Women Rule? Globalization and the feminization of managerial and professional workspaces in the Caribbean.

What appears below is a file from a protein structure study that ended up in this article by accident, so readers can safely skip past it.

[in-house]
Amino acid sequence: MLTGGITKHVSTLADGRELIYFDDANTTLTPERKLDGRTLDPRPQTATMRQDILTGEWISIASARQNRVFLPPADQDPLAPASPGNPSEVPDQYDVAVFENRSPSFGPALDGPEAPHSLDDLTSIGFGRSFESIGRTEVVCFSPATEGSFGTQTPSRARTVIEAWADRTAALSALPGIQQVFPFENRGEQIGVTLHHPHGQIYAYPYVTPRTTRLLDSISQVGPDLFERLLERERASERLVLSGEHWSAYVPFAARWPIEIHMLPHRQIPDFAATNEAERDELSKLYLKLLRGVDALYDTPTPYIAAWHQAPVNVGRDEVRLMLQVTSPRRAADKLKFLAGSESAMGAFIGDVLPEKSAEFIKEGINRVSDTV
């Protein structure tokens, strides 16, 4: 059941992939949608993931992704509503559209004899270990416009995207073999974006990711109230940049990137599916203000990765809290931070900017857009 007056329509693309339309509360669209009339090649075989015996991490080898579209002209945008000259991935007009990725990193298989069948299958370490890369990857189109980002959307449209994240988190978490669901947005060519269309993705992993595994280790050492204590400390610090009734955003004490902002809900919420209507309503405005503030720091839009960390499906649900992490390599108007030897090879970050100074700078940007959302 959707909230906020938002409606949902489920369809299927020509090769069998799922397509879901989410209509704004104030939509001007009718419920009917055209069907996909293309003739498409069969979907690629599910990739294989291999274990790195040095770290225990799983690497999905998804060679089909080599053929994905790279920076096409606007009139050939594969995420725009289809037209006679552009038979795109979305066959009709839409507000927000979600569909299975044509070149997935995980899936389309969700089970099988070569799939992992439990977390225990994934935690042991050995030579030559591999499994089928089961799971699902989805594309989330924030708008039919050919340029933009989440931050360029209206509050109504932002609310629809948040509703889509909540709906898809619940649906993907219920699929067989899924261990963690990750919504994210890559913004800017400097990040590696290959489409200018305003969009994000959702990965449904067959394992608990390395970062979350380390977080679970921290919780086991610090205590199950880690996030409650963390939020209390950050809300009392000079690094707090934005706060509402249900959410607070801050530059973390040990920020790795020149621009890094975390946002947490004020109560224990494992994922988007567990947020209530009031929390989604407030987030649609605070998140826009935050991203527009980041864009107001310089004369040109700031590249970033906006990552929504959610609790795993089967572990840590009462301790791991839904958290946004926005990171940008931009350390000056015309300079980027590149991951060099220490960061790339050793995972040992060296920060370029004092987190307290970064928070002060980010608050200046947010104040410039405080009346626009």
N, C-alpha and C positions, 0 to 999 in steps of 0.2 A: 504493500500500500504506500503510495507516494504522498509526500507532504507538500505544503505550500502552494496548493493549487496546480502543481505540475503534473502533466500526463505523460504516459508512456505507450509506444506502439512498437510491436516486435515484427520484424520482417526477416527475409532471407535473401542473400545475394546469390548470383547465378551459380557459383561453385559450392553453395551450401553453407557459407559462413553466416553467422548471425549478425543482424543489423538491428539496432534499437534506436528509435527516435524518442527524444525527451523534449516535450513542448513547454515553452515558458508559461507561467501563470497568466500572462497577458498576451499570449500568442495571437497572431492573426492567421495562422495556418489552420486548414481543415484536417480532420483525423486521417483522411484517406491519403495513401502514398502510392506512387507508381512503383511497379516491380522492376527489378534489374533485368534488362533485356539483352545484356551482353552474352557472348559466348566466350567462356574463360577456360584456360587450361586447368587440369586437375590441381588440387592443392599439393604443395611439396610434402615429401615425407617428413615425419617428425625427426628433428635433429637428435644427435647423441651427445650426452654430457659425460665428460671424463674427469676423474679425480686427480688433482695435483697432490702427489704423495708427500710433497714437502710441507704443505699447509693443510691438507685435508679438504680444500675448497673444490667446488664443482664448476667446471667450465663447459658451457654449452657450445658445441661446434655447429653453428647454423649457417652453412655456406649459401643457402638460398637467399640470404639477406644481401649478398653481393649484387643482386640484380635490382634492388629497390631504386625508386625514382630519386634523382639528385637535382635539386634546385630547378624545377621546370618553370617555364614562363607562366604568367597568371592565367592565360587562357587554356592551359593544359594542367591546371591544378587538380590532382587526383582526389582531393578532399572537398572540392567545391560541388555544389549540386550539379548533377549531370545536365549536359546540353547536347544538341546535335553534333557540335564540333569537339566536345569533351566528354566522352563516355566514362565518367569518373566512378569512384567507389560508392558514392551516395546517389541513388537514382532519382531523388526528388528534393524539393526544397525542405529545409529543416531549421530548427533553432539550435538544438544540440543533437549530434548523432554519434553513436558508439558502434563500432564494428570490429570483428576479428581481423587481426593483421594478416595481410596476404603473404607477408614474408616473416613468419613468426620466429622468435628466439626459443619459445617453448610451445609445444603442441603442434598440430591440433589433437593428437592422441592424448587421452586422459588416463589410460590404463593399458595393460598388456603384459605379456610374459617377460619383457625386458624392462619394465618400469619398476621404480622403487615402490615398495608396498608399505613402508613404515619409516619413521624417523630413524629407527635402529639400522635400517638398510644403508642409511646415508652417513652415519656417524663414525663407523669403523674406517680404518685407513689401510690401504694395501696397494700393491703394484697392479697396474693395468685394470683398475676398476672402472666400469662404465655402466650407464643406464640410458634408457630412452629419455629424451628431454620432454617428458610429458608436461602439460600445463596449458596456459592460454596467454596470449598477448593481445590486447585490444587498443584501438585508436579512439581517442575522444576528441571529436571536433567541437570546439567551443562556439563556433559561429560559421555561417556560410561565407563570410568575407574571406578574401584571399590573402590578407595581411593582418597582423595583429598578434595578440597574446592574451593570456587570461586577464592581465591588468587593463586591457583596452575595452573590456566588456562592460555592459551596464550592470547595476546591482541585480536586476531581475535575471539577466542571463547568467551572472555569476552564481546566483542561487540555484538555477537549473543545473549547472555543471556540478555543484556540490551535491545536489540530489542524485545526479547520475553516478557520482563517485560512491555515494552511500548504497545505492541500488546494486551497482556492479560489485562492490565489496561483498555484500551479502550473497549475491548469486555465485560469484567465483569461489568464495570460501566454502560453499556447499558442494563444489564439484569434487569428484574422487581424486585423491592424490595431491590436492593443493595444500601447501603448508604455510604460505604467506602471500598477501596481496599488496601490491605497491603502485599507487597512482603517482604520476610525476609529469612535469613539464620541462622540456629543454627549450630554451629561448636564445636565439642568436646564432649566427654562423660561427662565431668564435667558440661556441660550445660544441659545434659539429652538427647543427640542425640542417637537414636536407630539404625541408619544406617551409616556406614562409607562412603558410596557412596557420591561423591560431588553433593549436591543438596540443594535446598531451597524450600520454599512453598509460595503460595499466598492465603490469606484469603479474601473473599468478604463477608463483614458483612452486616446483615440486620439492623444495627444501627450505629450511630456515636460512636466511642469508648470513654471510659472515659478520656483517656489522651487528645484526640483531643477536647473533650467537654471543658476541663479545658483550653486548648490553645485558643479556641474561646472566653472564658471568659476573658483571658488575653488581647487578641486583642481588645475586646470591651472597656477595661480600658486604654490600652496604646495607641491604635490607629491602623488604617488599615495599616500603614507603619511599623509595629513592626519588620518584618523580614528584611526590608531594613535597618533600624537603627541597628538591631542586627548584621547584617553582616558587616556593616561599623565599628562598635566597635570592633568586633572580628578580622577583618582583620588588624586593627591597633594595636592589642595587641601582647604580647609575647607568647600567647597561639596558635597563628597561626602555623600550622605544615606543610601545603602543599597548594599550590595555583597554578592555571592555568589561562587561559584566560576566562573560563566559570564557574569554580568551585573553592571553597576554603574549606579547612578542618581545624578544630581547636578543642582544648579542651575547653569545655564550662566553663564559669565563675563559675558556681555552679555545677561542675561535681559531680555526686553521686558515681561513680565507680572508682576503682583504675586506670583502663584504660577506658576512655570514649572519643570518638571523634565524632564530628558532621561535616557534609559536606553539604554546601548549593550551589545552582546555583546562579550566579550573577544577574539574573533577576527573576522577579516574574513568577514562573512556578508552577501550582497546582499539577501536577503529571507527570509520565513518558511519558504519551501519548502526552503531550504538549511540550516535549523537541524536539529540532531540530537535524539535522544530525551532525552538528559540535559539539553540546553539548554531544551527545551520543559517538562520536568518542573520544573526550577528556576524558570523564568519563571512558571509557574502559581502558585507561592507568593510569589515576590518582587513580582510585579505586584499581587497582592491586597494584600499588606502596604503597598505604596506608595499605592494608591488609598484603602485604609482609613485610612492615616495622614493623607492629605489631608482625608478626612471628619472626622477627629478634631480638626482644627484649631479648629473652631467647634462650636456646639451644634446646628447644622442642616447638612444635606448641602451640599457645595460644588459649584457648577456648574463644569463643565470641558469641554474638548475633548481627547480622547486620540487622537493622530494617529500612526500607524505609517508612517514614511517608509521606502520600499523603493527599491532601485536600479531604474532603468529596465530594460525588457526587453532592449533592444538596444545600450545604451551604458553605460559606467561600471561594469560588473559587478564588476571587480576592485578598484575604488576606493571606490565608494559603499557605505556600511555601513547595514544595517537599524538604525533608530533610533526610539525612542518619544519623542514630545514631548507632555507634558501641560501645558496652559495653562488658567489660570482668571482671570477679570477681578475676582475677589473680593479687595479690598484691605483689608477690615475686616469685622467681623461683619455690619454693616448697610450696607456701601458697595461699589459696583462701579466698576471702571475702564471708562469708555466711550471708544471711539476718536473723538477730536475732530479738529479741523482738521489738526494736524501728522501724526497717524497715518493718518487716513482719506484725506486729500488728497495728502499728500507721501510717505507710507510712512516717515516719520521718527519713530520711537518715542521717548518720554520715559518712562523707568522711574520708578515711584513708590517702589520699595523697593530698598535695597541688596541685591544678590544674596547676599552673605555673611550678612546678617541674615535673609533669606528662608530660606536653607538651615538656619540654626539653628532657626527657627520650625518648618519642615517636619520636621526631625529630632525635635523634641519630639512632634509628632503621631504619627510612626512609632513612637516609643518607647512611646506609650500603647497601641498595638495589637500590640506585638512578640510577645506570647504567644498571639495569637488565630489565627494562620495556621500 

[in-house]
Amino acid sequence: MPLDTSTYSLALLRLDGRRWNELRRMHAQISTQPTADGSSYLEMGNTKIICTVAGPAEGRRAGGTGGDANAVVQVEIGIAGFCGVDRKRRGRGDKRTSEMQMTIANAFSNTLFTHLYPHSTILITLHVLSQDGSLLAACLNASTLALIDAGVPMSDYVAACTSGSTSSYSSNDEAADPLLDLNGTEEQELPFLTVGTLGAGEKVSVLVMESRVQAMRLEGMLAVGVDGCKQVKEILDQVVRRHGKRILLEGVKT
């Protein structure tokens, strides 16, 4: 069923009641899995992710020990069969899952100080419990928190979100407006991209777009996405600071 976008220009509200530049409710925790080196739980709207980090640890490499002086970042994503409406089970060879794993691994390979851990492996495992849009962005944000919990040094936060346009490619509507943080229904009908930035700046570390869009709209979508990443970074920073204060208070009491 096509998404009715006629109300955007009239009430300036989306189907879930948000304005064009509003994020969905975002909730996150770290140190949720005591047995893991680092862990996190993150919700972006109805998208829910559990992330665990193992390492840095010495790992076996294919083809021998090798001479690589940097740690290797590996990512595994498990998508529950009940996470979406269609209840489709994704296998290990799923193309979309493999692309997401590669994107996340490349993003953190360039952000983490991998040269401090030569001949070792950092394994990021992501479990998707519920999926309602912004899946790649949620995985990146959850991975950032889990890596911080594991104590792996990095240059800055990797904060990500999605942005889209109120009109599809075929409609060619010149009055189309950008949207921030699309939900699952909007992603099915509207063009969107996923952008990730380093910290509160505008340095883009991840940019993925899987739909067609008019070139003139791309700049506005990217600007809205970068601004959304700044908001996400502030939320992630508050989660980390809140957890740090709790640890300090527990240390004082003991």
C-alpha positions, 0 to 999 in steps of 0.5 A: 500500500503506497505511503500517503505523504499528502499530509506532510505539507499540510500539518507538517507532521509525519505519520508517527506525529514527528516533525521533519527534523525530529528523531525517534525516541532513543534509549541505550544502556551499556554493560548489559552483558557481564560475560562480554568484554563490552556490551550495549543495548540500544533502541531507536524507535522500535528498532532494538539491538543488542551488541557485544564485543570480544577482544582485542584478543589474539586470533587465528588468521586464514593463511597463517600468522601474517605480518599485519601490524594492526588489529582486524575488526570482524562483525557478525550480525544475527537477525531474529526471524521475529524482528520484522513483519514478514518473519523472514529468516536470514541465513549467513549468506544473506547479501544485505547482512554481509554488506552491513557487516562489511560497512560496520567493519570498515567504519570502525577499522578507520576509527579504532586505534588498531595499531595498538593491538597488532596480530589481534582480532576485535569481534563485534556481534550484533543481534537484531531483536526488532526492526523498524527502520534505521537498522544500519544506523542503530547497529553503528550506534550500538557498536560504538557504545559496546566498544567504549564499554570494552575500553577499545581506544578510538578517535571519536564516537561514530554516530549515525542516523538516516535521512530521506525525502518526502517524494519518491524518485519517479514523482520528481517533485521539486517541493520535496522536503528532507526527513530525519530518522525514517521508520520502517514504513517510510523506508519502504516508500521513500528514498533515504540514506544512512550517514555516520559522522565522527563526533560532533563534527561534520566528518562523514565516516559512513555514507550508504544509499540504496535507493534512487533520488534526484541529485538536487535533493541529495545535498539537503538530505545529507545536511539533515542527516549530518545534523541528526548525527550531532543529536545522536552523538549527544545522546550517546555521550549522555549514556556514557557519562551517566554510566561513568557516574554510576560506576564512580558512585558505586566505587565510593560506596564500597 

The visibility of Caribbean women in occupational positions and workspaces once reserved for men and for people of European descent in the Caribbean raises new challenges to the theorization of the transforming relationship between gender and global capitalism. To what extent are these changes in the professional and managerial recruitment practices of the finance and banking industry constitutive of a new relationship between capitalism and patriarchy? Does the increased number of women in organizational positions that they were once excluded from indicate a challenge to forms of gender inequality in the region? This article argues that in the Caribbean, the particularities of race, class and gender relations have been such that educated women have become significant beneficiaries of the economic transformations in these countries. While it is clear that education has allowed women to challenge patriarchal structures in both the workplace and the home, these achievements have not been sufficient to challenge the gender inequalities that continue to subordinate women in this region. The article concludes that in order to truly empower all women, the very structures of income and class inequality that have facilitated the feminization managerial and professional workspaces must be challenged.
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